Three Things Parents Do to Get Kids to Eat
Let’s agree that we all try to do the best for our kids. According to a new study, parents may unfortunately be directly contributing to childhood obesity risk with three specific behaviors.
A New University College of London study suggests that smoking during pregnancy is one risk factor for offspring becoming overweight or obese. Allowing kids to regularly skip breakfast is the second risk factor that contributes to children being overweight or obese. If parents don’t follow a regular bedtime schedule for their kid, that ensures adequate quality sleep, the child may be at higher risk of becoming overweight or developing obesity.
The researchers looked at the Millennium Cohort Study involving kids born to more than 19,000 U.K. families between September 2000 and January 2002. The data collected in the study included height and weight of the children when they hit ages 3, 5, 7 and 11 years old. The researchers found that 13.1% of the kids had moderately increasing BMI measurements, while 2.5% had steeply increasing BMIs. The children’s weight gain directly correlated to the three parental “habits” mentioned above. The study also found that girls were more affected by the three variables in the “moderate gain”: group, while Pakistani, Black Caribbean, and African American kids were more likely to be affected and fall into the “steeply increasing BMI” group.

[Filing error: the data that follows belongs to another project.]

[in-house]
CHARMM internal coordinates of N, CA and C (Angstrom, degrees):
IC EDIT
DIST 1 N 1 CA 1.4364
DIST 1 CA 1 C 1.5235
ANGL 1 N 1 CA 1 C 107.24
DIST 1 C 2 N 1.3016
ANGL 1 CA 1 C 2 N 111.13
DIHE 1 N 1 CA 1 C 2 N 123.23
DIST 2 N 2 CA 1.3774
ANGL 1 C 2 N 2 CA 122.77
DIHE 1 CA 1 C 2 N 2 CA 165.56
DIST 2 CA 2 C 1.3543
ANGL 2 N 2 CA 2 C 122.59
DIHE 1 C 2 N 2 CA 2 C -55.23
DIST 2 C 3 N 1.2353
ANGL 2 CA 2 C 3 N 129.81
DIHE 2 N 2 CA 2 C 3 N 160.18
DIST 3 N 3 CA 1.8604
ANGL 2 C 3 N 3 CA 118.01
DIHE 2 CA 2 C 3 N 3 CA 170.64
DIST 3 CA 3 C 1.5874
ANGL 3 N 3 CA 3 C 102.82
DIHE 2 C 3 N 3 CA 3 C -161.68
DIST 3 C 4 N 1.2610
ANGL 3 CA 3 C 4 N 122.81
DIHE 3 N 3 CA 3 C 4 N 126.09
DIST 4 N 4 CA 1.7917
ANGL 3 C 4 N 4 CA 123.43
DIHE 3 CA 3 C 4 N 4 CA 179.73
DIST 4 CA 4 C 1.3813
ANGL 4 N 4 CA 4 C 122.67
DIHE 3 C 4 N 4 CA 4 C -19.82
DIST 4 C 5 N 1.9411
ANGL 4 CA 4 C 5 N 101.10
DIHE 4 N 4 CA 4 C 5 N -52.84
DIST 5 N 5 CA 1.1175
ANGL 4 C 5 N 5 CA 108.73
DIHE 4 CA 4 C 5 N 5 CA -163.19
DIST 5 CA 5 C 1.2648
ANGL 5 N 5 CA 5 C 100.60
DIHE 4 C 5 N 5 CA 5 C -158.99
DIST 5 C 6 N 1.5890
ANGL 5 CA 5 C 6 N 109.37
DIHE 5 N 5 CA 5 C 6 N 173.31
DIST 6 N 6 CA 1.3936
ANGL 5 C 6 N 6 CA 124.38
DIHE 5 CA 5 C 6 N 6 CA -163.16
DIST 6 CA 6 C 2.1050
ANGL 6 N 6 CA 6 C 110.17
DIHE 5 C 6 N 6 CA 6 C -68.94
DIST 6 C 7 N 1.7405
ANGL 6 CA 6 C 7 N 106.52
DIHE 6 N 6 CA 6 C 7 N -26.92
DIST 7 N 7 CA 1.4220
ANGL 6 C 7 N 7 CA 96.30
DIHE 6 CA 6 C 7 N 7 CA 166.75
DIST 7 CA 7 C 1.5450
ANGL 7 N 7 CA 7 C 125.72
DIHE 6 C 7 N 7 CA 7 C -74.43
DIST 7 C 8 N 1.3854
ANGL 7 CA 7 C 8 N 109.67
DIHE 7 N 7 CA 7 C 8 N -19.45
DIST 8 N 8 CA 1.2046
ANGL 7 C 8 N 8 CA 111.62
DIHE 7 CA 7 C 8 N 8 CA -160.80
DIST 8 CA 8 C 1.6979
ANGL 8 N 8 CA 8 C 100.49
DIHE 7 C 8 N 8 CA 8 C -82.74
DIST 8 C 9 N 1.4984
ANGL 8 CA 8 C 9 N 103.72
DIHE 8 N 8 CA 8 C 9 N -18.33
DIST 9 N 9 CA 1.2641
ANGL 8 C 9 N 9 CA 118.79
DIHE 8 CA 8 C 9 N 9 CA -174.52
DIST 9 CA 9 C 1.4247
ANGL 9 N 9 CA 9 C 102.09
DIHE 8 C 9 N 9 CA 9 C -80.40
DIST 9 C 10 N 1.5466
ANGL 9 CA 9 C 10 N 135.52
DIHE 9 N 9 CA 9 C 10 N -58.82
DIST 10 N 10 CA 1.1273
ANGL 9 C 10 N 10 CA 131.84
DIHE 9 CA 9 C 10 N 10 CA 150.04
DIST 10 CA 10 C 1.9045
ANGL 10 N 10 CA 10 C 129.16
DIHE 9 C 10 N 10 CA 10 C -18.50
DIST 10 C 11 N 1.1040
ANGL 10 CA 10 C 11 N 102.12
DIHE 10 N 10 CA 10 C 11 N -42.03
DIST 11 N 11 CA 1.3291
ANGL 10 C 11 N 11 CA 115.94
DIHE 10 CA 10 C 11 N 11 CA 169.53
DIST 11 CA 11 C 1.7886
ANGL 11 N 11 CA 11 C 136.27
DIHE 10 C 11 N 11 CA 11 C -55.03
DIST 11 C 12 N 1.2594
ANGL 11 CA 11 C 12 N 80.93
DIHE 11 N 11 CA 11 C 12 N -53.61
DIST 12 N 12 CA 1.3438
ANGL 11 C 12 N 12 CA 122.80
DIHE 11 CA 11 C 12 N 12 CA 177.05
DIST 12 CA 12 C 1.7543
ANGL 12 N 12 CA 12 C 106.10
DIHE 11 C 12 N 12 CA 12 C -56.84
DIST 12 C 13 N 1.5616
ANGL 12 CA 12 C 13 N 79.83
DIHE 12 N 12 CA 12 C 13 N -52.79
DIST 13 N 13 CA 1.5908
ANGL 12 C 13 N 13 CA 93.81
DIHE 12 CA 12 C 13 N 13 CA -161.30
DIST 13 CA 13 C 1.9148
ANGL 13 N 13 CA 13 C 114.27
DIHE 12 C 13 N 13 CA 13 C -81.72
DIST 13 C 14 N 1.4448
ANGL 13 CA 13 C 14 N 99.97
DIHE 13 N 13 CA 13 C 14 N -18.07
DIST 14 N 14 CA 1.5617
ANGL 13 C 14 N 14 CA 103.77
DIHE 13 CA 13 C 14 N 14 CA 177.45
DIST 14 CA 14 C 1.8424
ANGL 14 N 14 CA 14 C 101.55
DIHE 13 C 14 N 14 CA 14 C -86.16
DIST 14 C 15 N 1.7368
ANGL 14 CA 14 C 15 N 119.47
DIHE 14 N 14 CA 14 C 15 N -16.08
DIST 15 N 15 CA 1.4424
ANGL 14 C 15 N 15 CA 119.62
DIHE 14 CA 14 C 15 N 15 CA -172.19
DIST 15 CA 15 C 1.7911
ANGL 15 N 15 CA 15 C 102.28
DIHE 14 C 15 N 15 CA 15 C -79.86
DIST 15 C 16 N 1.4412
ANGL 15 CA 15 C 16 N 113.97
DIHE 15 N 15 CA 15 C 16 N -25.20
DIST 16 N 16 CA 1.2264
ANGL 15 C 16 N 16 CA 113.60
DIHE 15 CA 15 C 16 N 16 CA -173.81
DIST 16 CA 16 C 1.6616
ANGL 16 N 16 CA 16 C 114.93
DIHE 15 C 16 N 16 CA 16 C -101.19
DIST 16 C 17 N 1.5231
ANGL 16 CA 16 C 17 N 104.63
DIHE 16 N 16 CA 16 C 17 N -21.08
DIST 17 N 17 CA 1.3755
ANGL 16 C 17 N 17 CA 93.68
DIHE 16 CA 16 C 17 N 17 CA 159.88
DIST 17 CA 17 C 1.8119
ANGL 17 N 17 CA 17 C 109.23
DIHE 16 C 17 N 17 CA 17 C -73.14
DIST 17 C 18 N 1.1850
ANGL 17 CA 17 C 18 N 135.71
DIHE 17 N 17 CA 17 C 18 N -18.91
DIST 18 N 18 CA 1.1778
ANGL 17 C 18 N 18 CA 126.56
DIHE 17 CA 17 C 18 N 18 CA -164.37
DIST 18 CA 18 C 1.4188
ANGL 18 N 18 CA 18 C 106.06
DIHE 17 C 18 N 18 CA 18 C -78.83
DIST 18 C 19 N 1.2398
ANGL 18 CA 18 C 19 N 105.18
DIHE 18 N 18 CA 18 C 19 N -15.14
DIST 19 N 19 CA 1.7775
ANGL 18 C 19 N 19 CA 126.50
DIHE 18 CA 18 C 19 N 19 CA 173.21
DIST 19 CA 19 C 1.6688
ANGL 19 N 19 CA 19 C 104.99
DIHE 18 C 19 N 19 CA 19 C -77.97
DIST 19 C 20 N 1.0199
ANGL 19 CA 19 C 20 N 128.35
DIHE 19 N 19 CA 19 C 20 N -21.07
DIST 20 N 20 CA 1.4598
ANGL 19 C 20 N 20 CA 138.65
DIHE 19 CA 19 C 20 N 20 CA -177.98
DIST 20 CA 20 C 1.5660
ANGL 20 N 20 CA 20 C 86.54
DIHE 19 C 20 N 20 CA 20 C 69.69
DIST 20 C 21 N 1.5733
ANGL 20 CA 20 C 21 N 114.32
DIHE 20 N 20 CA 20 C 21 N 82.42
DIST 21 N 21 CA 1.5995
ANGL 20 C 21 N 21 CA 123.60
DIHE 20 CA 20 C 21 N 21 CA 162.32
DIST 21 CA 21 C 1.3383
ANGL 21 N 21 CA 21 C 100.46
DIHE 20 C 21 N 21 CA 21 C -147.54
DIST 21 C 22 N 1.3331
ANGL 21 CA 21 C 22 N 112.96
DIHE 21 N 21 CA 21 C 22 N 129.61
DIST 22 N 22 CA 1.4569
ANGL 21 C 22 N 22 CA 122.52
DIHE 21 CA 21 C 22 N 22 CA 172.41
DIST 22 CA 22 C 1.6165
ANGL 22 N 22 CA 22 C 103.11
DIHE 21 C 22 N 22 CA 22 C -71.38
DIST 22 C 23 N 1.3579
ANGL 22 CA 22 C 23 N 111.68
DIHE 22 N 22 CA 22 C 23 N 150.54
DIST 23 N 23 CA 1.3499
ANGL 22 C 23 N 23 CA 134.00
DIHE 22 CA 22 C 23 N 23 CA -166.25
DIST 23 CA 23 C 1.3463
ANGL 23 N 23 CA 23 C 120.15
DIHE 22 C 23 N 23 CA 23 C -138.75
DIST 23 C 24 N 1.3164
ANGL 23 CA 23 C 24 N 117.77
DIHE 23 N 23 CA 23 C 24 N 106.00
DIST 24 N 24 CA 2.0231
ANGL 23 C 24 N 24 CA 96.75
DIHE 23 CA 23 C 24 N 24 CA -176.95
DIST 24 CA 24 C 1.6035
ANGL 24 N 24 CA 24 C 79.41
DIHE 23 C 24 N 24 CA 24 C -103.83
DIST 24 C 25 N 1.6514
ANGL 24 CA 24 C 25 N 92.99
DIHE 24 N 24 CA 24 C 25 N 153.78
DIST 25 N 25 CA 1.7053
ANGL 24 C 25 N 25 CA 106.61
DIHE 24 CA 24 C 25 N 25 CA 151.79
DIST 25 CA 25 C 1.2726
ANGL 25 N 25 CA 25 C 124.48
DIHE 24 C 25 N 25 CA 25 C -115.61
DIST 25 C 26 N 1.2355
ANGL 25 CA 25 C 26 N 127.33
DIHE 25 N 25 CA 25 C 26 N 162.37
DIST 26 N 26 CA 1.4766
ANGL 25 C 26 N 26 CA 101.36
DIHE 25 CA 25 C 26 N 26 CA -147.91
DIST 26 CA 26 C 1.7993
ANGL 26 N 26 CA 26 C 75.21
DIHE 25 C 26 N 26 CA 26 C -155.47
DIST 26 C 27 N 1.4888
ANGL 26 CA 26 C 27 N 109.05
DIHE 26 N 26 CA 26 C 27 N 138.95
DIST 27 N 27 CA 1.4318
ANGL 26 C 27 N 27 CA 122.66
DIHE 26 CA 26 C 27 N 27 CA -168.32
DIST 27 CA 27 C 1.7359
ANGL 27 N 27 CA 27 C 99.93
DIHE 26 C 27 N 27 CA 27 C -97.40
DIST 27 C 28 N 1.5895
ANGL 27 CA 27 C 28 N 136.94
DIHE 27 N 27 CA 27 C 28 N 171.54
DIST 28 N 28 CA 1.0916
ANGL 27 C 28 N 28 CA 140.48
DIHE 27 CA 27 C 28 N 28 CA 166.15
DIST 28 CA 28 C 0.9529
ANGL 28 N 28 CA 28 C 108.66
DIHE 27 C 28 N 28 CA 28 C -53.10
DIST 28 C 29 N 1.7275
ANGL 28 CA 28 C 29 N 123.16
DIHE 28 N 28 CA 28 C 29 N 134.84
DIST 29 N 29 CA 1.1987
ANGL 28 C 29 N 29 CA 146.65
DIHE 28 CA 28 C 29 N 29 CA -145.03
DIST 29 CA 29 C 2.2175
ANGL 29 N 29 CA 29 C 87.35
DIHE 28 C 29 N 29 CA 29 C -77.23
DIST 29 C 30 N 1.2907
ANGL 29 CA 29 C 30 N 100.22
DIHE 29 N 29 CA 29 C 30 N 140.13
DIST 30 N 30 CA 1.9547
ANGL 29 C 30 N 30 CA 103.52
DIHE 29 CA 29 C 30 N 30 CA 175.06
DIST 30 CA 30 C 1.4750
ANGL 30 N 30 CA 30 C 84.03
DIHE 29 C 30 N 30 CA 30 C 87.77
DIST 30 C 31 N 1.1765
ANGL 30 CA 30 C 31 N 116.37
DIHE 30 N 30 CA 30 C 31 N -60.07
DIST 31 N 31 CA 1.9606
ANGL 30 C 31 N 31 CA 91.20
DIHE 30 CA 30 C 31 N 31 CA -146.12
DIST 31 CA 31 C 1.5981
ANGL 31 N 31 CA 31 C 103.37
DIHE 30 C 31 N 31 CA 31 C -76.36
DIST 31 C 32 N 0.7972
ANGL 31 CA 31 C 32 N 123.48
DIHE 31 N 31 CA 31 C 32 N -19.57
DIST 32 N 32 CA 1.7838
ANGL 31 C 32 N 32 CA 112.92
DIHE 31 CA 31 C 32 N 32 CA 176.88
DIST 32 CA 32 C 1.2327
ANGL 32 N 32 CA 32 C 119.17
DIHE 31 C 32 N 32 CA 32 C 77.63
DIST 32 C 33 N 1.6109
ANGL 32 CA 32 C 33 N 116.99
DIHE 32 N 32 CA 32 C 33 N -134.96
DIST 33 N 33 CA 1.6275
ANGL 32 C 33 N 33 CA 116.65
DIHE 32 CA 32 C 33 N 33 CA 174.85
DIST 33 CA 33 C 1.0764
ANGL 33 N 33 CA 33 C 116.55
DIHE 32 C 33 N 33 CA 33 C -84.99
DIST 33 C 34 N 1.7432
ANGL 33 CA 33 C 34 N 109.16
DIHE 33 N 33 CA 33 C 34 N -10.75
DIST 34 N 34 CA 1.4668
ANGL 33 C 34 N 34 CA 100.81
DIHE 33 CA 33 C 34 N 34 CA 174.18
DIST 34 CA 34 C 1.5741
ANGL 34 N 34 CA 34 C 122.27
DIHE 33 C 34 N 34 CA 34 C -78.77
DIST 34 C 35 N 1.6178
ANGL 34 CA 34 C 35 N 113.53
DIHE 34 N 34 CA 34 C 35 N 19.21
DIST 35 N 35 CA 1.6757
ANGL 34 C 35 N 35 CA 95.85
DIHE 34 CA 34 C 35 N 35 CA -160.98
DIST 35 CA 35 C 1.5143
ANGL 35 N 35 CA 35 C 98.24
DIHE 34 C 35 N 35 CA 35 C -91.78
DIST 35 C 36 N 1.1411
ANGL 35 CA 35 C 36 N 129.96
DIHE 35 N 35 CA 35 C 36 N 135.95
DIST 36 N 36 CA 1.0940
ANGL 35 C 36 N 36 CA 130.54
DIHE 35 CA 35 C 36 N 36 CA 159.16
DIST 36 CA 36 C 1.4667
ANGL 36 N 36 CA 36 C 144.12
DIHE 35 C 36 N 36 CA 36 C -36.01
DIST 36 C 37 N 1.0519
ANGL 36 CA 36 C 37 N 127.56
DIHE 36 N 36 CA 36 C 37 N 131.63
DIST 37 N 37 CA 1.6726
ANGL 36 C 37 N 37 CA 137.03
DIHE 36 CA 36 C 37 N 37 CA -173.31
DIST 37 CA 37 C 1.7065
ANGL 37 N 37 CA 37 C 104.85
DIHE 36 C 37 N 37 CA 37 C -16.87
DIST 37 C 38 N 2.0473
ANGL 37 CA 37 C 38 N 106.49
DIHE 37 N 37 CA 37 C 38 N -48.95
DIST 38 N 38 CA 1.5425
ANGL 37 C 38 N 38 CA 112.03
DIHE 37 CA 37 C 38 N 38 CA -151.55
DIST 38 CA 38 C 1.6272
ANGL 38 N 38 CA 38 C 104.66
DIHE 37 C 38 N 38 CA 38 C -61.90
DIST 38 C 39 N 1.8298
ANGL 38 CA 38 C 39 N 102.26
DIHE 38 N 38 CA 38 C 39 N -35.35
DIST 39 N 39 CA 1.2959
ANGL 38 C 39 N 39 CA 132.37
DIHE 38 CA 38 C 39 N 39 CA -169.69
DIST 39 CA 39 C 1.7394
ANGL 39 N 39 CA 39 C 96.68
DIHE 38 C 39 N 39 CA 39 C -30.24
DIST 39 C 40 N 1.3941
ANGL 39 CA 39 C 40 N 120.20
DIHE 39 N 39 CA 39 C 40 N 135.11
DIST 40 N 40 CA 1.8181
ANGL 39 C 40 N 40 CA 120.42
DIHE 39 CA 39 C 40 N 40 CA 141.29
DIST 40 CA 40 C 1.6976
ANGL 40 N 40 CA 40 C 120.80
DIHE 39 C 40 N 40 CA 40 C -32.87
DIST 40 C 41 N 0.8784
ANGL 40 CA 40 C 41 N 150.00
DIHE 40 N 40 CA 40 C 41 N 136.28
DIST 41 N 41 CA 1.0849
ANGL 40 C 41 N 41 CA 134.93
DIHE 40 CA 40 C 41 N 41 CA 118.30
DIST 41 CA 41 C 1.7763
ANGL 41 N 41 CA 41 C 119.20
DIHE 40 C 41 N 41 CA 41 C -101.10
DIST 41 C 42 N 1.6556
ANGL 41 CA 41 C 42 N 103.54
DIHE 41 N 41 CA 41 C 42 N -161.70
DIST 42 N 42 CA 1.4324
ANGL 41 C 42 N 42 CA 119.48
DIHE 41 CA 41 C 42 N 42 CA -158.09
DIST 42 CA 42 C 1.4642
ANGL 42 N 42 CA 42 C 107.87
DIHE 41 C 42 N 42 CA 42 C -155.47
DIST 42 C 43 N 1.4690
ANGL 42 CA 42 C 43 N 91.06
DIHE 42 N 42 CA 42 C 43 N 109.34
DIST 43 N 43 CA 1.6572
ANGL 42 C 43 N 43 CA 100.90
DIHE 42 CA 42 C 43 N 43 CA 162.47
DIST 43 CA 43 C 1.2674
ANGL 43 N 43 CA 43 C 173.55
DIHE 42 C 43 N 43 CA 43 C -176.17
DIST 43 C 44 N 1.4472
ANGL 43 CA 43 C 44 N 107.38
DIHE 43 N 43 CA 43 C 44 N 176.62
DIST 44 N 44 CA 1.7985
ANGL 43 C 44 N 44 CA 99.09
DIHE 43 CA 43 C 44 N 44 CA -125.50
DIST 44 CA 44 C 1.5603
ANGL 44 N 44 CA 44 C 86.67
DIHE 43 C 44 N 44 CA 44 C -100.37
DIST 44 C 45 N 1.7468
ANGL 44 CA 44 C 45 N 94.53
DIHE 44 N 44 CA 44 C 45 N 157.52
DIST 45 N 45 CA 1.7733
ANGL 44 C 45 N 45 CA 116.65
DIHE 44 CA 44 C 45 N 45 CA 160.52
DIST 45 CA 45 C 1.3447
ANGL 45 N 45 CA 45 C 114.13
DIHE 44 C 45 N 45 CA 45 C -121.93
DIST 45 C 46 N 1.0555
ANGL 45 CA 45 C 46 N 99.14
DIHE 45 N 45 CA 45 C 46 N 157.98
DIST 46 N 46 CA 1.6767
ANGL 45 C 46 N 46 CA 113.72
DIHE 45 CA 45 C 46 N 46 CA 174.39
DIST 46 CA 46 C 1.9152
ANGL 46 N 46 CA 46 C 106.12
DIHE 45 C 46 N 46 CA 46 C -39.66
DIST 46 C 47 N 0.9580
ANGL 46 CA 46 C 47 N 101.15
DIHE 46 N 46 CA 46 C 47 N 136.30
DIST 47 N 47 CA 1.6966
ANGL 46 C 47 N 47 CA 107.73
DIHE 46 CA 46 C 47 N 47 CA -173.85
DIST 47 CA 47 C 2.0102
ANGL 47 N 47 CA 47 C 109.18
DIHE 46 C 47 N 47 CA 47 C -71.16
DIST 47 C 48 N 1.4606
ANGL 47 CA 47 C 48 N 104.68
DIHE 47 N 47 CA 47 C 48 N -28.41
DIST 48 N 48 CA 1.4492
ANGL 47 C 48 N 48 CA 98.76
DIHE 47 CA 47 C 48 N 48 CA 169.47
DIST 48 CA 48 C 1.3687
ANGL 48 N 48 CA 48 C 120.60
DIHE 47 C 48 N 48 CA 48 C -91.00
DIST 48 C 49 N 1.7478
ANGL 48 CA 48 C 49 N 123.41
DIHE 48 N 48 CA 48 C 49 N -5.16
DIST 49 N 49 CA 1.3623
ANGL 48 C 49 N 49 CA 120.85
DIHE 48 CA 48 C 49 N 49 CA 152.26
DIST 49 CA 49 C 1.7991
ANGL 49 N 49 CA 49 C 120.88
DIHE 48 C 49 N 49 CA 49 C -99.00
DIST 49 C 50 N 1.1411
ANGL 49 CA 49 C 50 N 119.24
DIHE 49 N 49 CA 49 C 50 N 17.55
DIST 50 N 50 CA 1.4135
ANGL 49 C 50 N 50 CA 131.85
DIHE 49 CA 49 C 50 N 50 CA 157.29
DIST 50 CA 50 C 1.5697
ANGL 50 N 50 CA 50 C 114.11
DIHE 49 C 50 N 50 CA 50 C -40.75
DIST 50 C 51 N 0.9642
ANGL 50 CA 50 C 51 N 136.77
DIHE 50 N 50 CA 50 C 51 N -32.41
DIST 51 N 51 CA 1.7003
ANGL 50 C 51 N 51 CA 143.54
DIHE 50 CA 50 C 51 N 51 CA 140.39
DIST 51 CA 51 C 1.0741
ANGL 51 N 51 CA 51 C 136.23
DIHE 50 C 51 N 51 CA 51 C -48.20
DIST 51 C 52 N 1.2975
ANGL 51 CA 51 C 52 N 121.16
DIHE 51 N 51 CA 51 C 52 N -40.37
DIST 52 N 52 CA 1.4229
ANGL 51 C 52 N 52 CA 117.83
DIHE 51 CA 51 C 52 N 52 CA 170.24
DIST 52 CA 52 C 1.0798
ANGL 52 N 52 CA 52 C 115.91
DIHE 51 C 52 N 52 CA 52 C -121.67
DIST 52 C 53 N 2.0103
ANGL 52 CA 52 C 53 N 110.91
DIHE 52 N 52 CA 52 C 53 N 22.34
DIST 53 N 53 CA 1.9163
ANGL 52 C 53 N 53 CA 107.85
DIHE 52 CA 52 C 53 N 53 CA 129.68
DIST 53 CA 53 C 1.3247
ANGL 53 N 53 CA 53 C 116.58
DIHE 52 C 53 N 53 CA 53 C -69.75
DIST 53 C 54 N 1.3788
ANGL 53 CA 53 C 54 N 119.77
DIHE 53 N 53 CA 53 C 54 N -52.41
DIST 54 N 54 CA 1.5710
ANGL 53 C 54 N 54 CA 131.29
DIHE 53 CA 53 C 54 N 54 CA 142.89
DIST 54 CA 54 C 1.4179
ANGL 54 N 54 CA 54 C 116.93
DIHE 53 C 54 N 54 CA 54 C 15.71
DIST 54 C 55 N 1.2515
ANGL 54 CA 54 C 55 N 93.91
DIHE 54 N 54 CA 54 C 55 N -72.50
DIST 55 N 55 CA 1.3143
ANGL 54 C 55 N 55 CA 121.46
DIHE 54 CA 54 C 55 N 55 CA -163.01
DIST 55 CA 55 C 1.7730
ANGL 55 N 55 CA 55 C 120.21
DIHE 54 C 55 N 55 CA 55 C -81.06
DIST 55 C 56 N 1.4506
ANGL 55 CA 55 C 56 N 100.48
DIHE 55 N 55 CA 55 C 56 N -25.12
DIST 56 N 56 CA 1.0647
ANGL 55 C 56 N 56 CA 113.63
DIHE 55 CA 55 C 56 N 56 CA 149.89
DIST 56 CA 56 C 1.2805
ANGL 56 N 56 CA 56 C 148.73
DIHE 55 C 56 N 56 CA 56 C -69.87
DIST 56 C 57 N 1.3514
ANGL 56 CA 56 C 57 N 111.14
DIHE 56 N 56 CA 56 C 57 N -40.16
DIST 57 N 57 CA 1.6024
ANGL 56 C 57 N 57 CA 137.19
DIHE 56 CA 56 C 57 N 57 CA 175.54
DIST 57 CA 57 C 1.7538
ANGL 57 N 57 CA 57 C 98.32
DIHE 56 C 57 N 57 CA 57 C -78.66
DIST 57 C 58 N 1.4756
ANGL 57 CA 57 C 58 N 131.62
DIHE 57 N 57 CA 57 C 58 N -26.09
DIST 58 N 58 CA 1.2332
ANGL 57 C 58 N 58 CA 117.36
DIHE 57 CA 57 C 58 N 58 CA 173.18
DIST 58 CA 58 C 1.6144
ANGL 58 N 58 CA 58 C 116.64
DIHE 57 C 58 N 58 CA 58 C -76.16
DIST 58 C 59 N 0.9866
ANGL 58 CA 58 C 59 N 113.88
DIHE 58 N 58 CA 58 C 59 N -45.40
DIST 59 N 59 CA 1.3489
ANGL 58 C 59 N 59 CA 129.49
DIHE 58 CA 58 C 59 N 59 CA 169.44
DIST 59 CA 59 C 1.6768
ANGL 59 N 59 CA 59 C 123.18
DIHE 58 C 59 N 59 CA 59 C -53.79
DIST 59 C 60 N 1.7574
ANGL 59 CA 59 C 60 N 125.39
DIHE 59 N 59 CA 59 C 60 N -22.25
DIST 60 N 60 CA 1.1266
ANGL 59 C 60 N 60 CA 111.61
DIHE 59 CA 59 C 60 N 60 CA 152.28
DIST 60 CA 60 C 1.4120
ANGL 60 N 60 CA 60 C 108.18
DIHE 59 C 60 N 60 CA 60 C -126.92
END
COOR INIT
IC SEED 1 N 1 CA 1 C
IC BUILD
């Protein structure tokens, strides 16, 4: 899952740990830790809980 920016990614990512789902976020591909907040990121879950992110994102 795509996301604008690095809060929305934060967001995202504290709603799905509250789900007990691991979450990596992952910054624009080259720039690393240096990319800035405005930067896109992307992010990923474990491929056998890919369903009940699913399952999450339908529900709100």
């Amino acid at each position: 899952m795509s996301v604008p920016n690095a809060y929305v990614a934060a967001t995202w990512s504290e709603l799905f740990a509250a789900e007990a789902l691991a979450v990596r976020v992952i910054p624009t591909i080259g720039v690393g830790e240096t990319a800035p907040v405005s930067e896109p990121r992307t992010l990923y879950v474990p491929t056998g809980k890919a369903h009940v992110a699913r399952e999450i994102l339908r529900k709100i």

Obviously a smoking habit during pregnancy has significant health consequences to mother and growing baby. The findings of this study suggest that this habit has consequences that reach well beyond the nine months of pregnancy and can fuel excess weight gain in offspring. Scattered routines like skipping breakfast and irregular bedtimes can happen in families where these health habits were not taught to parents when they were growing up. Following a schedule can also be challenging when both parents work or when strict scheduling doesn’t come naturally to parents. Parents are entitled to have different parenting skill strengths, however, there are some basic health habits that all parents need to emphasize when raising kids.
If you regularly skip breakfast, then you may not be dwelling on your kids’ breakfast meal, especially if they balk at eating something in the morning, or if they routinely run late when getting ready for school. If the household is disorganized or has other priorities, then following a strict bedtime schedule may also be neglected. The researchers emphasize that these two habits correlate directly to weight gain in kids. The researchers also suggests that sugary drink consumption and watching TV were NOT as strong predictors of unhealthy weight gain, compared to these three habits. Breast feeding, timing of the introduction of solid foods, eating fruit and playing sports also did not have the kind of impact on weight gain as the three habits.
It should be noted that this was an observational study, which means that it cannot claim to find “firm conclusions or outcomes.” Still it does make sense that a balanced breakfast daily will also fuel better academic efforts and more physical energy and consistent and quality sleep ensures that kids approach each day well rested and ready to take on life’s challenges. If your child gets adequate sleep they will also perform better at school and may be less likely to have tantrums and outbursts that can be provoked more easily when they are excessively tired.